Jeff Wolfe's Weblog

Saturday, March 30, 2002

ERIC RAYMOND - Here's an interview with Eric Raymond about Open Source software and Linux. He's mostly positive about the prospects of Open Source, as you would expect, but he's not afraid to frankly point out problems:

It has been argued that in some critical aspects of desktop software, like maintaining a consistent user interface where different applications work seamlessly together, just work better when there's a big controlling company in charge. What do you make of that argument?

I don't think that's a real issue, but there's a closely related issue that is real. I don't think it's necessary to have a single player dominating user interfaces if you have a development community that is alive to the necessity of having a uniform interface, and prepared to make that a priority.

In fact, the Linux desktops have already successfully done this. You may note that drag and drop works correctly between GNOME and KDE applications. That's not an accident, it happened because the GNOME and KDE people reached out to each other, said, "We've got to have a common drag-and-drop protocol," wrote a standard, and now the applications on both sides conform to it. That happened in spite of the fact that there was no single player that controlled both GNOME and KDE that was able to compel that interface uniformity. I think we've demonstrated in open source that it is possible to bridge those gaps and create a uniform interface.

There's a closely related issue, however that I don't know how to solve yet without a big player with a lot of money, which is doing systematic user interface end user testing. We're not very good at that yet, we need to find a way to be good at it.

It's the actual mechanics of setting up large-scale focus group testing with end users. The problem is they're not getting feedback from large-scale end user testing, and that's allowing a certain spikiness in the interfaces to persist that could be smoothed out otherwise.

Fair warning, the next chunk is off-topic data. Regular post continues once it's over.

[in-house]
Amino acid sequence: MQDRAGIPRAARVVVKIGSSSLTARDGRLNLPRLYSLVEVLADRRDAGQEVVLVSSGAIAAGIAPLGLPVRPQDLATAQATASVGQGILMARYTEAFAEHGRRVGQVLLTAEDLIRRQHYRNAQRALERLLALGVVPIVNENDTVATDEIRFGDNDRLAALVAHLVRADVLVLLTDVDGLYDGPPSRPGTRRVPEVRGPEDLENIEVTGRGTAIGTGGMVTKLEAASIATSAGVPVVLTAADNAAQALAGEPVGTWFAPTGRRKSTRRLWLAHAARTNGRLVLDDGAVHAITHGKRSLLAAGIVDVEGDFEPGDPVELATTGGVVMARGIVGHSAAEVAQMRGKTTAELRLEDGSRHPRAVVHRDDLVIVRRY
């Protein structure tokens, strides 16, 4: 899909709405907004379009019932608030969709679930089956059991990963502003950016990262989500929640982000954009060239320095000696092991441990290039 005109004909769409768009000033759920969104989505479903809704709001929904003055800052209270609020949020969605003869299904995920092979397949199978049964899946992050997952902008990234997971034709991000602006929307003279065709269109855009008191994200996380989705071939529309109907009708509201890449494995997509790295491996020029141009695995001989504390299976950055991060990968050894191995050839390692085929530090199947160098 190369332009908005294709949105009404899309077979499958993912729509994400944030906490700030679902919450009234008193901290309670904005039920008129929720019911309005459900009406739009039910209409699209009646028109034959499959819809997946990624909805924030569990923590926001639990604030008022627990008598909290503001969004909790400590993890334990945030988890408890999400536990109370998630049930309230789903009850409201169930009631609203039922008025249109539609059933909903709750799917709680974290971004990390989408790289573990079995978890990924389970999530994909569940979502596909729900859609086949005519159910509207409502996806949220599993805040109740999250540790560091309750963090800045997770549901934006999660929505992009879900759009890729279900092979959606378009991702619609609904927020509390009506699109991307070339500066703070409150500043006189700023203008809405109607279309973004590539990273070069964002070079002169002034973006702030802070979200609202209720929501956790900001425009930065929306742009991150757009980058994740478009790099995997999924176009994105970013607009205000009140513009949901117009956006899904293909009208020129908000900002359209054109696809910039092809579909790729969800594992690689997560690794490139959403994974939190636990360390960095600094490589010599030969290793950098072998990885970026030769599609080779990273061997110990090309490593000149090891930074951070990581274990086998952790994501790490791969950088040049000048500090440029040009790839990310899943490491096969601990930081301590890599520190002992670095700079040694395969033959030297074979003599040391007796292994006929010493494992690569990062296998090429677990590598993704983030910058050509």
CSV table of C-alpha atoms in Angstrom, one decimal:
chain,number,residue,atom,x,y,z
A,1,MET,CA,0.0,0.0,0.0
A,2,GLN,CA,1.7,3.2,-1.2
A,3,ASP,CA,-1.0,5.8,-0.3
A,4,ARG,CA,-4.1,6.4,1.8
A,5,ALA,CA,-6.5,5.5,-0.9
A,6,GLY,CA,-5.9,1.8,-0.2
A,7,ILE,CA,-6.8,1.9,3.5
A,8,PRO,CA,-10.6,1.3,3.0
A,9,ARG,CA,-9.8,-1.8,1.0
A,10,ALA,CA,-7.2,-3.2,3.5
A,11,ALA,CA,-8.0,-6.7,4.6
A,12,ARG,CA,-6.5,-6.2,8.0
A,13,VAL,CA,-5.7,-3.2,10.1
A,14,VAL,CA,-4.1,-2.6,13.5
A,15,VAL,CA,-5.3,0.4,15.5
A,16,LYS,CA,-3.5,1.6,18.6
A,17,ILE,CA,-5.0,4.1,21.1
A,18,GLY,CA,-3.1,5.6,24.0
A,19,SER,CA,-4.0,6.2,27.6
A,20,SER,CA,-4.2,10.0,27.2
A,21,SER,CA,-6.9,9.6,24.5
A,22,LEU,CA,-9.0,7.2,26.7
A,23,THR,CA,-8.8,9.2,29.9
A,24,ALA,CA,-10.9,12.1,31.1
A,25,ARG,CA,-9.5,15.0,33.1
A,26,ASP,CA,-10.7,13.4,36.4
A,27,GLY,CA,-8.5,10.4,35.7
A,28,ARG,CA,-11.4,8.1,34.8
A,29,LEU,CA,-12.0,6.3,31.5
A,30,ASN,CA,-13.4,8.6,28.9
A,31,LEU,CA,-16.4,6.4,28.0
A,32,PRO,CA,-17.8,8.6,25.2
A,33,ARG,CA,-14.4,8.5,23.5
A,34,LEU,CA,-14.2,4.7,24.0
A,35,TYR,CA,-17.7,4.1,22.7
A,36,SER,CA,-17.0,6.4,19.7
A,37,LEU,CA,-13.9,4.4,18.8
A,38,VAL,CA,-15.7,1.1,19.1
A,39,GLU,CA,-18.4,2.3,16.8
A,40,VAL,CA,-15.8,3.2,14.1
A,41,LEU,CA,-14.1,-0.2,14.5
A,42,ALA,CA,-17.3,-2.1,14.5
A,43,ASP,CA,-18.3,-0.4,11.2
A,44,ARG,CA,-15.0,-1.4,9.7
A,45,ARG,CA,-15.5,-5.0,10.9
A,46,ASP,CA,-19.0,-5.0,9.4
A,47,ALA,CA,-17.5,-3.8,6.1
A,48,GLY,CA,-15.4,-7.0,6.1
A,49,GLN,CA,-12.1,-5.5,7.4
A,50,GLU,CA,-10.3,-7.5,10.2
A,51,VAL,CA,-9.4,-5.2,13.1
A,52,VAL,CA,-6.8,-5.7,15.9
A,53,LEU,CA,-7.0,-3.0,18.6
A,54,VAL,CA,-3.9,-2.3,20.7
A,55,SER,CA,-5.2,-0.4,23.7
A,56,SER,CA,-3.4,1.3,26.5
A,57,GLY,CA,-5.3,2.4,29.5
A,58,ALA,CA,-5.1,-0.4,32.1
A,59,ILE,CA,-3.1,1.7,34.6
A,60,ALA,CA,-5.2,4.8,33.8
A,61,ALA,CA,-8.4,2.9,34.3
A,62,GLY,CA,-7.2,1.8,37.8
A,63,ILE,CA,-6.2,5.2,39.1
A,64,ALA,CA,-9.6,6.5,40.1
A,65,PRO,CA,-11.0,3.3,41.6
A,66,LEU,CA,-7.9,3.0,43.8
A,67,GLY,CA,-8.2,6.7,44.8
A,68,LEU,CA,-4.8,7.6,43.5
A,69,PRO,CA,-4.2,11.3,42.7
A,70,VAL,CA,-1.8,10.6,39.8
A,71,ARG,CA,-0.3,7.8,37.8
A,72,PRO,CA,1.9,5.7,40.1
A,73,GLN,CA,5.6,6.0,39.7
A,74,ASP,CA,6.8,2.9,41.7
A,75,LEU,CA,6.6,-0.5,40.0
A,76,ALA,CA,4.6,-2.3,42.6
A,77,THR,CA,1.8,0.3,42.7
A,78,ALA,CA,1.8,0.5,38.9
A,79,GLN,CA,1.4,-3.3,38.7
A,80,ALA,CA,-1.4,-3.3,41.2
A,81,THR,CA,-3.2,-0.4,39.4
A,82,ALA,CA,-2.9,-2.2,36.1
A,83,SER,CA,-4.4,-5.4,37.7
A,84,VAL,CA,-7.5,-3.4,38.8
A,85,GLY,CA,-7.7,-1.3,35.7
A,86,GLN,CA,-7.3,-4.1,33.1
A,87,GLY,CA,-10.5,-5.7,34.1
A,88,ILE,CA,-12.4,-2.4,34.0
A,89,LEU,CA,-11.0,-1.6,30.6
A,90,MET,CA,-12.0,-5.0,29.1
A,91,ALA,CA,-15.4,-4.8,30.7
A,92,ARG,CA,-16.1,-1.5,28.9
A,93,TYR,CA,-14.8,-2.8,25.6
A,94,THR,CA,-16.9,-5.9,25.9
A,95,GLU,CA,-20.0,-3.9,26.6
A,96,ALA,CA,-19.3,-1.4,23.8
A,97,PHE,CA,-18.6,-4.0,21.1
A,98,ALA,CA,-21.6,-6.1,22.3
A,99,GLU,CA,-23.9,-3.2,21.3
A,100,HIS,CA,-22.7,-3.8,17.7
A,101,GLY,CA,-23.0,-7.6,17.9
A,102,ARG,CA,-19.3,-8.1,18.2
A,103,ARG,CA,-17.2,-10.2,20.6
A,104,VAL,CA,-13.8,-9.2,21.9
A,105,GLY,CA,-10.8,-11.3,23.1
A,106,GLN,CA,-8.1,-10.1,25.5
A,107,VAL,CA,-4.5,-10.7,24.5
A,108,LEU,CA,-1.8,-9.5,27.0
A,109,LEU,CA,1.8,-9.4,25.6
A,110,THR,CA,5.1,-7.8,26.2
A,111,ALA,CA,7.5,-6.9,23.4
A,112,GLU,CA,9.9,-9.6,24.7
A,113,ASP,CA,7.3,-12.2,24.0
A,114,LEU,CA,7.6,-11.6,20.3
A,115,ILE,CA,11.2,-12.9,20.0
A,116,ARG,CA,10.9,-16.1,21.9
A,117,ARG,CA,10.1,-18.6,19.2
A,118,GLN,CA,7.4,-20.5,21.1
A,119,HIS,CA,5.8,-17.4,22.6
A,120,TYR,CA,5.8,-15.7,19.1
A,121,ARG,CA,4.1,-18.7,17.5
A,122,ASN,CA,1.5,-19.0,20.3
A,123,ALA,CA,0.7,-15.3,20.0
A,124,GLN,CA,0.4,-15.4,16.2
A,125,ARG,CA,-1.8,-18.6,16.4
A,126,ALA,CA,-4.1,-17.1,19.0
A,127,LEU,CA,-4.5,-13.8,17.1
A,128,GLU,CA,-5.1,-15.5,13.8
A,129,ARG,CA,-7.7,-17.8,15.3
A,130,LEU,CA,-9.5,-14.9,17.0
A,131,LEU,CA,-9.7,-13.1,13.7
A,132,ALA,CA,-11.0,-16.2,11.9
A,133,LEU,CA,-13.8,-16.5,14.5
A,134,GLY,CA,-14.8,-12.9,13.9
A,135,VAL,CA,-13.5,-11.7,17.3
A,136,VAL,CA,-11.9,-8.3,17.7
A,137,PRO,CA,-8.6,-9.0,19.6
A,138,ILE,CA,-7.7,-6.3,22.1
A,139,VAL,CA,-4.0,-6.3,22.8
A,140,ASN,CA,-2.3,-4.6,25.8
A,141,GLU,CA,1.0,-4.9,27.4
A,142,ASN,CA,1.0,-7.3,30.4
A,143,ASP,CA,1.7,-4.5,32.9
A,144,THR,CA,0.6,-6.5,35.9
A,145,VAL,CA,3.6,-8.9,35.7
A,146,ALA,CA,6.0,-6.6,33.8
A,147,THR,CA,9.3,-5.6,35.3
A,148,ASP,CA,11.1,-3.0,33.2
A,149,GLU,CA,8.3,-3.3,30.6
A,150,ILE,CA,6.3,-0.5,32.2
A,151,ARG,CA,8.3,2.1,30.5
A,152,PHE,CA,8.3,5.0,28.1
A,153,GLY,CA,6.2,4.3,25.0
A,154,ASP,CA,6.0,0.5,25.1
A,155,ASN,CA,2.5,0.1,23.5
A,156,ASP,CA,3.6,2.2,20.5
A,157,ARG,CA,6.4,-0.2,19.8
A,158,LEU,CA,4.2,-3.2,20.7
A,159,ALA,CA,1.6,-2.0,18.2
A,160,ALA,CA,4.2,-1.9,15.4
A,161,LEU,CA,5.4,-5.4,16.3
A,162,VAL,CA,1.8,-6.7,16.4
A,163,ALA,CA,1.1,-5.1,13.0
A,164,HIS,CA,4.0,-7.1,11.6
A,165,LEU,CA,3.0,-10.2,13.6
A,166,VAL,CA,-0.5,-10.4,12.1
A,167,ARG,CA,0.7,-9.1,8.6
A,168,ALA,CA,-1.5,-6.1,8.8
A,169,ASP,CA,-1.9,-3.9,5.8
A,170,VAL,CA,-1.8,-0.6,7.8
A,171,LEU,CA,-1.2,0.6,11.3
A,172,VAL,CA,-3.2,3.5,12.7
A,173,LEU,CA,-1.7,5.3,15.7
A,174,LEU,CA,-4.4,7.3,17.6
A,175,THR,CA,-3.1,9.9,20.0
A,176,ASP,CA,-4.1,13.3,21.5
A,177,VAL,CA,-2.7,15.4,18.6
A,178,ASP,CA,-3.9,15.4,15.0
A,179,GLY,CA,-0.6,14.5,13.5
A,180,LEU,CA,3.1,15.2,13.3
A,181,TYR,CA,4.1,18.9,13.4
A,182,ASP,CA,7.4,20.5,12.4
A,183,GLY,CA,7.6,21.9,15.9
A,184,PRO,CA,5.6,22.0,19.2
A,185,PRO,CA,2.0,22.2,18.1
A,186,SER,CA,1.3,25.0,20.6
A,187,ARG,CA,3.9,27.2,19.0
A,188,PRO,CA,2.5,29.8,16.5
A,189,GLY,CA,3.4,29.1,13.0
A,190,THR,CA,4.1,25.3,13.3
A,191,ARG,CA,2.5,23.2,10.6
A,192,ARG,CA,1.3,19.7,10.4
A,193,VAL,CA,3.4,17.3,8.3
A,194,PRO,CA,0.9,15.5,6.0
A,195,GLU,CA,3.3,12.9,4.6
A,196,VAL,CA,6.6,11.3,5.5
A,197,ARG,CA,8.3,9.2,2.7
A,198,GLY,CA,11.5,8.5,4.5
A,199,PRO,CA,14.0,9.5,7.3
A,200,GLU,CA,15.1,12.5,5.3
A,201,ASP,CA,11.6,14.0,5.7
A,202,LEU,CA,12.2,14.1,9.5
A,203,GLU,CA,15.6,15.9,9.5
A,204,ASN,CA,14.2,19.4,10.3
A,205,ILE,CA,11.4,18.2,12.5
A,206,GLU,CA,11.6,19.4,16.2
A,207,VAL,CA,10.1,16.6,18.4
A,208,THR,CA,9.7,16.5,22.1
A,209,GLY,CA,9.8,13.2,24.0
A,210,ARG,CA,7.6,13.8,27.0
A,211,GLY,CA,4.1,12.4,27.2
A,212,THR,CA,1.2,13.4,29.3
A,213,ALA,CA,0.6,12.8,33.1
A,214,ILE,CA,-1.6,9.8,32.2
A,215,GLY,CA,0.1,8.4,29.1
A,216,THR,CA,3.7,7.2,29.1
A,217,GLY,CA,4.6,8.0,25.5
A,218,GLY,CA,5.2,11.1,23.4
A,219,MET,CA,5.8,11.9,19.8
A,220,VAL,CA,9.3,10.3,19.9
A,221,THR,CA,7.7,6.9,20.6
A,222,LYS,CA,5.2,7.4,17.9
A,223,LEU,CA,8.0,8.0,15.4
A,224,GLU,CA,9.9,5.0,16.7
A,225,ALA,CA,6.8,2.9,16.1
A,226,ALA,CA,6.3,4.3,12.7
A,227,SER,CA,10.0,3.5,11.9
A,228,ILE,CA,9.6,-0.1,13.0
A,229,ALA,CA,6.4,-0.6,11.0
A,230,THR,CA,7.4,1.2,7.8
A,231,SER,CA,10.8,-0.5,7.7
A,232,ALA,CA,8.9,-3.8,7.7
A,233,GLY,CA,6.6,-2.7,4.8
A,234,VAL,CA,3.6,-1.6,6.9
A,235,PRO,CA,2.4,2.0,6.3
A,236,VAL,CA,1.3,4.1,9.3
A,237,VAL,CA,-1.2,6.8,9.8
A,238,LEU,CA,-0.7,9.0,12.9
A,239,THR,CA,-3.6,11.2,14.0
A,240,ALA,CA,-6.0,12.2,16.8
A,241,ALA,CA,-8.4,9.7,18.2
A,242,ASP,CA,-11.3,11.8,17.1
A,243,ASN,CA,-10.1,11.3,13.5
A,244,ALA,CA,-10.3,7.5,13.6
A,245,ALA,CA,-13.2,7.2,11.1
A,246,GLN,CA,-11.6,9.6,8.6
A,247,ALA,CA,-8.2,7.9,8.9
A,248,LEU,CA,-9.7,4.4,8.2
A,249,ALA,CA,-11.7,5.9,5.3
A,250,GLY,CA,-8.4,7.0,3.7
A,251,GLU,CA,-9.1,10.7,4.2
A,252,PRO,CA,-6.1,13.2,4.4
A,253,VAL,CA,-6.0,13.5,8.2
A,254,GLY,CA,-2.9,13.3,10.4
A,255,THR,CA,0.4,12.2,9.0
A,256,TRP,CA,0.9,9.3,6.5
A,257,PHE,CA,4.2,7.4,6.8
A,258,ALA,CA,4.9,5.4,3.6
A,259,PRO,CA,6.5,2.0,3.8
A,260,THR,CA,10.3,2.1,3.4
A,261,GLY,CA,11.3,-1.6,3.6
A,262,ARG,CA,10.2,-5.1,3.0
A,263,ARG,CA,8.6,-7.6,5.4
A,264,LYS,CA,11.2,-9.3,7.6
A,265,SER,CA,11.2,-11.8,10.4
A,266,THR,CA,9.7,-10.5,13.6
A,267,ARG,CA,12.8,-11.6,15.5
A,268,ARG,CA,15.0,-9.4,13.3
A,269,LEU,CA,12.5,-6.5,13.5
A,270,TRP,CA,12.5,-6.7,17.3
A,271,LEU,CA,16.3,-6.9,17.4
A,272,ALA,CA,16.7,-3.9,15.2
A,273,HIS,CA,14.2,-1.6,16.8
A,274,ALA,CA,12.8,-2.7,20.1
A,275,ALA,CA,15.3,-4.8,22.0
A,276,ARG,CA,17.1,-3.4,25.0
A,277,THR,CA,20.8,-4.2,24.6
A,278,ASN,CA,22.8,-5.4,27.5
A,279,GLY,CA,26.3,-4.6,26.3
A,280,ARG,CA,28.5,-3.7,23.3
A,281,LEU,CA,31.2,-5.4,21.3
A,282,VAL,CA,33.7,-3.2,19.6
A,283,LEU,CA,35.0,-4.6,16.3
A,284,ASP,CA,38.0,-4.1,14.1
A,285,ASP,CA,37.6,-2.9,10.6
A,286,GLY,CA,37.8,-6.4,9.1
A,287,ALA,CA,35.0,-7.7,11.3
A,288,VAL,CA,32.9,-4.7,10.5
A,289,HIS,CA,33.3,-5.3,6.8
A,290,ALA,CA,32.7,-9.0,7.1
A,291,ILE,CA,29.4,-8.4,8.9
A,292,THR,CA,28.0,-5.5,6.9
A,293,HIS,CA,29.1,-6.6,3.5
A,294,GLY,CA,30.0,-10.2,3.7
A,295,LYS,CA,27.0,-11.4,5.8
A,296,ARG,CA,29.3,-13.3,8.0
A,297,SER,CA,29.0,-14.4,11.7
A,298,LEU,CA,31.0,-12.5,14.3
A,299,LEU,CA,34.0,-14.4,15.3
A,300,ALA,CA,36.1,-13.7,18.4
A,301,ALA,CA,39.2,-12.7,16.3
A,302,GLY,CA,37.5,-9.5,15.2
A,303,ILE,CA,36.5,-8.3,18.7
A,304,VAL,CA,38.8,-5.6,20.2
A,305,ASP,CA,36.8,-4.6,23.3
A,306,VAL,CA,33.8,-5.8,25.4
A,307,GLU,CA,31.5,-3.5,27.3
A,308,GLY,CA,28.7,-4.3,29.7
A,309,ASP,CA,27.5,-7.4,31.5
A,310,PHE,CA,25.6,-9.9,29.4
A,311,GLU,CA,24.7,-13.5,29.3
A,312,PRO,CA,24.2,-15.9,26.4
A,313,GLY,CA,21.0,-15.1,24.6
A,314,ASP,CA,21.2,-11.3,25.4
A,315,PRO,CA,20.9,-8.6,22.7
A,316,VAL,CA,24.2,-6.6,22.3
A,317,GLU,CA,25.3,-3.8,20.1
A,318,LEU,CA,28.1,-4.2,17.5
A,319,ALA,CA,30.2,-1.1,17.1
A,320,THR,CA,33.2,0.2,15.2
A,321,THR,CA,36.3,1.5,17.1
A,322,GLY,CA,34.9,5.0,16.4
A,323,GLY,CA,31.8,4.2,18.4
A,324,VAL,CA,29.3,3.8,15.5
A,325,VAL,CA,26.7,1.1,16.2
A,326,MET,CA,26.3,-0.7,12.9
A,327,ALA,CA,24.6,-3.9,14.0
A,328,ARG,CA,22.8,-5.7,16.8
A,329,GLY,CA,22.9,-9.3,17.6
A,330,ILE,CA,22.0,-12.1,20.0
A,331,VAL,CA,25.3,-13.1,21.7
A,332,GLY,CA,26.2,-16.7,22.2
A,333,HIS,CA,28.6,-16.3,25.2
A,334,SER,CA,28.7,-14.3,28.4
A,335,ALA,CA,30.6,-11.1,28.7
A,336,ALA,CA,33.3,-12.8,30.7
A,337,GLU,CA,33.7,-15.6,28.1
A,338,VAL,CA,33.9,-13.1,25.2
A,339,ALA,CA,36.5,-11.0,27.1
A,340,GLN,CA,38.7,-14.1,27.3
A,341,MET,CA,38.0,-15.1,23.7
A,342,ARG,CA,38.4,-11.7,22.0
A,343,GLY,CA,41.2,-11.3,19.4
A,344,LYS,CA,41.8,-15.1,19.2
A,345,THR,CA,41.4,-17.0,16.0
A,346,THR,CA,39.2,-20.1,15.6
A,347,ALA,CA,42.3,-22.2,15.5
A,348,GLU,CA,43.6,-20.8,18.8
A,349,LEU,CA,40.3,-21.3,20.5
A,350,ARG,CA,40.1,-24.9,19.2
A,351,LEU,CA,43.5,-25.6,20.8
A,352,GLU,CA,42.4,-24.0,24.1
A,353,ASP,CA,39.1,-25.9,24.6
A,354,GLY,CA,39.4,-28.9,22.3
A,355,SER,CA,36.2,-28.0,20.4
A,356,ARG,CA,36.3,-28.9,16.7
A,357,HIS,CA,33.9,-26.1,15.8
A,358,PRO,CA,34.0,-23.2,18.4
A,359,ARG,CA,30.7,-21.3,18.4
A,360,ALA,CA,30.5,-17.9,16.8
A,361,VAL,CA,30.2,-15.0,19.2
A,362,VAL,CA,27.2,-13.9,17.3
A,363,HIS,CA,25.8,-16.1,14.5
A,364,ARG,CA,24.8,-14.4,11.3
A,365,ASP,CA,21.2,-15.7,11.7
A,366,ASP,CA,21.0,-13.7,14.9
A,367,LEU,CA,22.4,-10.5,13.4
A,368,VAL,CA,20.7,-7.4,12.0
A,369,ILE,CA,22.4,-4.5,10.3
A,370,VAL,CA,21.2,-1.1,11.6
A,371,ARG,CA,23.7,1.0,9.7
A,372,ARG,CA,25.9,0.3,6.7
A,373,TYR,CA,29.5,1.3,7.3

It's no coincidence that my biggest complaint about Linux is what Raymond describes as "a certain spikiness in the interfaces."

Friday, March 29, 2002

WHODATHUNKIT - Forbes Magazine is saying that Baseball made money last year, contrary to the claims of management. Next, they'll claim it rains in Seattle.

One interesting thing that I must have missed in the first go-round. Even using Major League Baseball's own numbers, the team formerly owned by the current Commissioner (and now run by his daughter) made more money than any other team. Yes, even more than the Yankees. "Best interest of baseball," indeed.

REVISIONISM - Jonah Goldberg writes about the attempts to rescue Clinton's presidency after the fact. It all strikes me as a desperate attempt by the Clinton apologists to justify their own hypocricy. Clinton is now a laughingstock, and rightly so. They're just going to have to live with it.

Friday, March 22, 2002

PRIORITIES - The Drug War promotes terrorism, according to Dave Kopel. The article is fairly long. InstaPundit has a good summary. If we want to make the war on terror a priority, we need to end the war on drugs. It's that simple.

Thursday, March 21, 2002

GOVERNMENT ENRON - NASA has been having problems with cost overruns for the International Space Station for years. Recent testimony before Congress reveals that their financial accounting system is at least partly to blame. Until last year, their books were audited by Arthur Andersen, who gave them "a clean bill of health."

On the plus side, recently confirmed NASA Administrator Sean O'Keefe was brought in specifically for his ability to clean up this sort of thing.

COLORFUL - Glenn Reynolds at InstaPundit has been going on the last few days about what he calls lifestyle conservatism, and why it's bad for the Republicans. His posts on the subject are well written and on the money, but pretty much standard fare. What caught my eye was a phrase in his latest post, "...Democrats' concerns about 'privacy in the bedroom' evaporate when the question is whether you can have a gun in your bedroom instead of a dildo or a moose...."

THE BAD GUYS WON - Commentary here.

Monday, March 18, 2002

MEDICAL MARIJUANA, FOR GREEN THUMBS ONLY - Here is an article on the difficulties they're having in California adjusting to the medical marijuana law.

One man was arrested with 150 plants. He claims he had so many because he wasn't very good at growing them and they tended to die on him. A police sergeant involved in the case agreed they were in "very poor condition." The case against him rests on the fact that he had more plants than he needed for personal use. So he may go to jail for being a poor gardener.

SHAREWARE - Here's an article on shareware that I found on Slashdot. As a former shareware author, I can say that the author gets several things wrong.

First, he claims that the shareware industry "can't function without Internet distribution" (emphasis his). That's demonstrably false--the shareware industry got its start before the commercialization of the Internet, on local computer bulletin board systems (BBSs) and on paying services such as CompuServe.